Despite a universe full of heroes with the proportionate strength of spiders, indestructible vibranium shields and reality-altering infinity gems, Marvel Comics has always had a way of letting the real world flow into the pages of its comic books.

When social media began giving a voice to comic-book fans of color who were once voiceless, Marvel debuted Miles Morales, Kamala Khan and Sam Alexander. New, young Avengers who each represent different walks of life.

Marvel made a black man (Sam Wilson, formerly the Falcon) Captain America and had him protect the same people who doubted his right to that mantle.

That’s not to say Marvel always gets it right.

When Riri Williams was introduced as the next Iron Man, many in the black Twitter community thought it was just another Marvel character of color being given a voice by writers who weren’t as diverse. But Marvel can counter those complaints knowing they have Ta’Nehisi Coates writing their most important black character, Black Panther, and they’ve just hired a black woman (finally), Roxane Gay, to write an extension of the new world being crafted by Coates’s words (“World of Wakanda” will debut this November).

It’s oftentimes been difficult to bring diversity and the real world to comics, but the effort is there.

That’s important. Because if you’ve read the disturbing reports out of Baltimore on how some of the police officers there treat a select few of Charm City’s citizens, you understand that Baltimore needs a hero. Even if it’s just of the comic book variety. And Marvel may already have just the person in mind.

While reading the first issue of “Civil War II: Choosing Sides” (a series that debuted in June and is linked to Marvel’s current Civil War II event), I came across a hero I hadn’t seen in years: Dwayne Taylor, better known by his superhero name of Night Thrasher.

In the comic book, Night Thrasher, who has no superpowers other than being smart, wealthy and having a cool armored suit, saves a young girl during one of the first major battles of Civil War II and asks her why she’s running around New York by herself. The girl says she’s trying to reach her family in New York after leaving Baltimore. Night Thrasher asks her why she’d come to New York knowing how much of a mess it is because of the battles going on.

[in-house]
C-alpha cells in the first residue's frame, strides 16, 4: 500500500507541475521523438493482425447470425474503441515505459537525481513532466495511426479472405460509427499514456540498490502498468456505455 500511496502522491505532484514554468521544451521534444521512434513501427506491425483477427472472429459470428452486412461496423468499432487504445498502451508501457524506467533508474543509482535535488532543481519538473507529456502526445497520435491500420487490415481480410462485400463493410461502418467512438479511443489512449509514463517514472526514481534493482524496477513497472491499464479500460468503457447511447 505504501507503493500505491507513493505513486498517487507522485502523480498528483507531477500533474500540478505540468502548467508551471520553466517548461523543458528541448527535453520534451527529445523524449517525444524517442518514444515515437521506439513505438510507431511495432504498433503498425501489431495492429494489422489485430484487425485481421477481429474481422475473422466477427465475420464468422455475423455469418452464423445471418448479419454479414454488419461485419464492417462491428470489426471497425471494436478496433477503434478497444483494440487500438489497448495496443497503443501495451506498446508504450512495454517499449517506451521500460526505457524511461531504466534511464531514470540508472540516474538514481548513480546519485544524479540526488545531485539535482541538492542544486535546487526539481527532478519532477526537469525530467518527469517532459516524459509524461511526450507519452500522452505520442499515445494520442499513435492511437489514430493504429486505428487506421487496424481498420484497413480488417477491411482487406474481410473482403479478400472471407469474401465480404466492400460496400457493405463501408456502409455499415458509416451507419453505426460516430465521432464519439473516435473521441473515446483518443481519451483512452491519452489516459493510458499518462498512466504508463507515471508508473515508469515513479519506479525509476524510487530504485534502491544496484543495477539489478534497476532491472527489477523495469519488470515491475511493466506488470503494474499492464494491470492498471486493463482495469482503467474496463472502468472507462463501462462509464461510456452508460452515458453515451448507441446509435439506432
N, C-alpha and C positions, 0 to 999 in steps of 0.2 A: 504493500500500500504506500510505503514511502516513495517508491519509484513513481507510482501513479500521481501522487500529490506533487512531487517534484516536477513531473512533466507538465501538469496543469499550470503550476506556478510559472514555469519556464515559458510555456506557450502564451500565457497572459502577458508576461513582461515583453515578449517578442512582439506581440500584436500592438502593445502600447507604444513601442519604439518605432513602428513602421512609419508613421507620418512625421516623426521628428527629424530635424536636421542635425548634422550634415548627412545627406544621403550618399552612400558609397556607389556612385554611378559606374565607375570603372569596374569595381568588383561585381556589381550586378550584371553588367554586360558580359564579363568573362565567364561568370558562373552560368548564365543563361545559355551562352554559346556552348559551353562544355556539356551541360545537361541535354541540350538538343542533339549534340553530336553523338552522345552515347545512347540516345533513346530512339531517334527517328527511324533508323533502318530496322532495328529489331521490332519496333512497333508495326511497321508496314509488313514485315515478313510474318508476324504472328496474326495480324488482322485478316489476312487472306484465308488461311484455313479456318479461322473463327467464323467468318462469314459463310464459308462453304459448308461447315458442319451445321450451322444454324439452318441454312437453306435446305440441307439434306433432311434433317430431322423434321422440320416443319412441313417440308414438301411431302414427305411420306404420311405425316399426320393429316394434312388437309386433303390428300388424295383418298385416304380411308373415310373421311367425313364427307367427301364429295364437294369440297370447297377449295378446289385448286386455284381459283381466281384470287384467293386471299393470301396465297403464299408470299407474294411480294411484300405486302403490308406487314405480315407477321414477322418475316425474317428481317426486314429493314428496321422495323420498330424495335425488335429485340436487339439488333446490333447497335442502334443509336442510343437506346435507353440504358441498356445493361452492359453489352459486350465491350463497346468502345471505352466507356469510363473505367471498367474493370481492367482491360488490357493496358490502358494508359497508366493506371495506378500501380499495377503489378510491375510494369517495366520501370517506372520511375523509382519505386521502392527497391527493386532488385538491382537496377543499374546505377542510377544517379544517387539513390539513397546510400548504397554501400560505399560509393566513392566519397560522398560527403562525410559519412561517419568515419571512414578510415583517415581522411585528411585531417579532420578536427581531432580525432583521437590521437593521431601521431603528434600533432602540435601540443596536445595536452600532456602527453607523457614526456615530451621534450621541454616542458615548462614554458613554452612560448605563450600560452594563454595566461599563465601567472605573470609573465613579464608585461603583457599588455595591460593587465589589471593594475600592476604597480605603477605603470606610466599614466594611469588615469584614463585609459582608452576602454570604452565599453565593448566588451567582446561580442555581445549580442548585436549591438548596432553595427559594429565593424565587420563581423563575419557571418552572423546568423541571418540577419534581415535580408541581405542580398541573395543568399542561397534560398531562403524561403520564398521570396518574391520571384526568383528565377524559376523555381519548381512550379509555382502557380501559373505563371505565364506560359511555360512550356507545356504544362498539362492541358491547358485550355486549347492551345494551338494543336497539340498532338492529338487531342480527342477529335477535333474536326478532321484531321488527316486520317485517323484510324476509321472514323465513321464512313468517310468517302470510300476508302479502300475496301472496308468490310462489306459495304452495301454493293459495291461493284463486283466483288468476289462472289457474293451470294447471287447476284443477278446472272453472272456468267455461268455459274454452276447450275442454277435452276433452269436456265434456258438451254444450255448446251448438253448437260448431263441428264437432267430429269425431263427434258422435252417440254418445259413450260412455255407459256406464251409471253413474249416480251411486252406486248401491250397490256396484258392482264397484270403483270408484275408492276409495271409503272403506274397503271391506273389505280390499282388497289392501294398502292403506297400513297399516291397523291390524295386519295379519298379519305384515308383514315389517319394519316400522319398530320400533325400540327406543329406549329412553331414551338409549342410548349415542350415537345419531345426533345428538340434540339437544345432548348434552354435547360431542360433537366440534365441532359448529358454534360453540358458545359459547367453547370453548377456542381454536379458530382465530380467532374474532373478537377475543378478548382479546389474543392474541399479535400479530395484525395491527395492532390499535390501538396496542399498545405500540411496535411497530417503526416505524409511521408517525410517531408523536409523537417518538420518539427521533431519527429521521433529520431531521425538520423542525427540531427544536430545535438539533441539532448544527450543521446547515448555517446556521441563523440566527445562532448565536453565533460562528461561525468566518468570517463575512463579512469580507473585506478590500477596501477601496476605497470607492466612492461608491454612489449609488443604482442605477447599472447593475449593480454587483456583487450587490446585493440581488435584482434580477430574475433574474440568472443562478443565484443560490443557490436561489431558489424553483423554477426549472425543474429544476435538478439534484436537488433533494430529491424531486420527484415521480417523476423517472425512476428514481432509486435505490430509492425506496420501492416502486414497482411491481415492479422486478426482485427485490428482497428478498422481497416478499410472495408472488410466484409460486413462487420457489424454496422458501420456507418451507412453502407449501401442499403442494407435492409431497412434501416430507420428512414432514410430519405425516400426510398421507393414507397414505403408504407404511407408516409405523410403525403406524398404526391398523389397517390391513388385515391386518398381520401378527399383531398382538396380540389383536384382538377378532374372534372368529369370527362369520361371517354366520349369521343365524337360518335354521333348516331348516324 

The girls tells Night Thrasher that Baltimore is no different. And that’s how the story ends.

There’s no indication Marvel has plans to give Night Thrasher his own series and place him in Baltimore. But why wouldn’t they? It actually seems like a perfect idea. This issue of “Civil War II: Choosing Sides” came out before the Department of Justice report that more or less says Baltimore police consider it a crime to walk their streets as a black man, so sending a wealthy, intelligent, armored-from-head-to-toe black man/vigilante to try to use his resources to battle such a systemic failure, well, that’s something I’d read.

This is a black character who has been around for decades and hasn’t been completely forgotten despite Marvel not using him that much. A character that can’t be accused of being a mantle holder. He’s not following in the super-boots of someone else. Why not create a Night Thrasher series that could focus on Baltimore’s real-world issues and use it as a means to bring in more diverse talent in the form of new writers and artists of color?

It wouldn’t be the first time a mainstream comic-book company sent a black hero to a majority black city in need.

DC Comics did it back in the ’90s during its death and return of Superman story line. John Henry Irons, the armored hero known as Steel, filled in for Superman while he was “dead.” Irons left Metropolis when Superman returned. A black man who was a tech genius, Irons built an armored suit, threw on a red cape and took his crime fighting to Washington.

At the time, a story line like this made perfect sense. A black hero going back home to the black city he was born in, trying to make it better. Then again, some native Washingtonians might say that Washington is slowly starting not to exist anymore because of gentrification. Maybe DC Comics could send Steel back to Washington and have him look into how his hometown became so unrecognizable. Perhaps he could look into how some DC residents sold their homes years ago, only to come back to their neighborhood and realize the same home you sold is now worth twice as much because people that look like you don’t live in the neighborhood anymore. Or to see new restaurants and Starbucks, the likes of which you never thought would ever grace your city only to realize you’re not the intended recipient.

And don’t forget about people being kicked out of their homes permanently over bills less than $30.

Superheroes of color in comics aren’t just about making sure you don’t lose the dollars of a certain group of people. They inspire. And when needed, the people responsible for them should have those heroes rise to the occasion.

There are established superheroes of color already out there ready to fight the good fight for the right cause. Hopefully we’ll get to see what they stand for.

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